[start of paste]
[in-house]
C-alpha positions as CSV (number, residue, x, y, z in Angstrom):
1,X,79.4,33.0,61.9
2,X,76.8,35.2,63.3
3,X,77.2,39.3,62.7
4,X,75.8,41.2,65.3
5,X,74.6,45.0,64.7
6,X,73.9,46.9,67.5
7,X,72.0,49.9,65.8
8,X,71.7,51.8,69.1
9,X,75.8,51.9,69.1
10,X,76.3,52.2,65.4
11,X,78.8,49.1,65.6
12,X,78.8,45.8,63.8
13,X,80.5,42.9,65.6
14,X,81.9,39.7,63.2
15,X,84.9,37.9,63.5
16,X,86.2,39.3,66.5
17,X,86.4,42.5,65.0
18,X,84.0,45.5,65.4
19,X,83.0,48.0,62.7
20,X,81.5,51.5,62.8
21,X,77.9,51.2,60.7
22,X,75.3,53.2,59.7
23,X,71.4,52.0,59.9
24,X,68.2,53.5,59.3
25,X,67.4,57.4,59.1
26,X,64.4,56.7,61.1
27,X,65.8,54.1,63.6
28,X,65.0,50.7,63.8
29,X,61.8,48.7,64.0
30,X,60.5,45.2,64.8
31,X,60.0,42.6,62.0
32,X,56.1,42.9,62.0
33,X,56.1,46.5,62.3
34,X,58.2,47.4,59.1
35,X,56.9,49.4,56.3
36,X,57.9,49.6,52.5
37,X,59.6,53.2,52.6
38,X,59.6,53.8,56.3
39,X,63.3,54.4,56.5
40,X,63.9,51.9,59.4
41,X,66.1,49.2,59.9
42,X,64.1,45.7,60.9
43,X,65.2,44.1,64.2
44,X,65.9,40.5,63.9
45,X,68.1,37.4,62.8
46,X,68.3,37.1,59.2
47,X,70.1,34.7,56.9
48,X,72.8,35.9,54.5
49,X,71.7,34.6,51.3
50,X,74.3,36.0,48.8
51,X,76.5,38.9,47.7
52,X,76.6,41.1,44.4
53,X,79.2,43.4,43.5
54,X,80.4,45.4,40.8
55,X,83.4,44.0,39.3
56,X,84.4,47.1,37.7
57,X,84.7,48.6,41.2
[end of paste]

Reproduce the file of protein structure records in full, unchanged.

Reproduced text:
[in-house]
C-alpha positions as CSV (number, residue, x, y, z in Angstrom):
1,X,79.4,33.0,61.9
2,X,76.8,35.2,63.3
3,X,77.2,39.3,62.7
4,X,75.8,41.2,65.3
5,X,74.6,45.0,64.7
6,X,73.9,46.9,67.5
7,X,72.0,49.9,65.8
8,X,71.7,51.8,69.1
9,X,75.8,51.9,69.1
10,X,76.3,52.2,65.4
11,X,78.8,49.1,65.6
12,X,78.8,45.8,63.8
13,X,80.5,42.9,65.6
14,X,81.9,39.7,63.2
15,X,84.9,37.9,63.5
16,X,86.2,39.3,66.5
17,X,86.4,42.5,65.0
18,X,84.0,45.5,65.4
19,X,83.0,48.0,62.7
20,X,81.5,51.5,62.8
21,X,77.9,51.2,60.7
22,X,75.3,53.2,59.7
23,X,71.4,52.0,59.9
24,X,68.2,53.5,59.3
25,X,67.4,57.4,59.1
26,X,64.4,56.7,61.1
27,X,65.8,54.1,63.6
28,X,65.0,50.7,63.8
29,X,61.8,48.7,64.0
30,X,60.5,45.2,64.8
31,X,60.0,42.6,62.0
32,X,56.1,42.9,62.0
33,X,56.1,46.5,62.3
34,X,58.2,47.4,59.1
35,X,56.9,49.4,56.3
36,X,57.9,49.6,52.5
37,X,59.6,53.2,52.6
38,X,59.6,53.8,56.3
39,X,63.3,54.4,56.5
40,X,63.9,51.9,59.4
41,X,66.1,49.2,59.9
42,X,64.1,45.7,60.9
43,X,65.2,44.1,64.2
44,X,65.9,40.5,63.9
45,X,68.1,37.4,62.8
46,X,68.3,37.1,59.2
47,X,70.1,34.7,56.9
48,X,72.8,35.9,54.5
49,X,71.7,34.6,51.3
50,X,74.3,36.0,48.8
51,X,76.5,38.9,47.7
52,X,76.6,41.1,44.4
53,X,79.2,43.4,43.5
54,X,80.4,45.4,40.8
55,X,83.4,44.0,39.3
56,X,84.4,47.1,37.7
57,X,84.7,48.6,41.2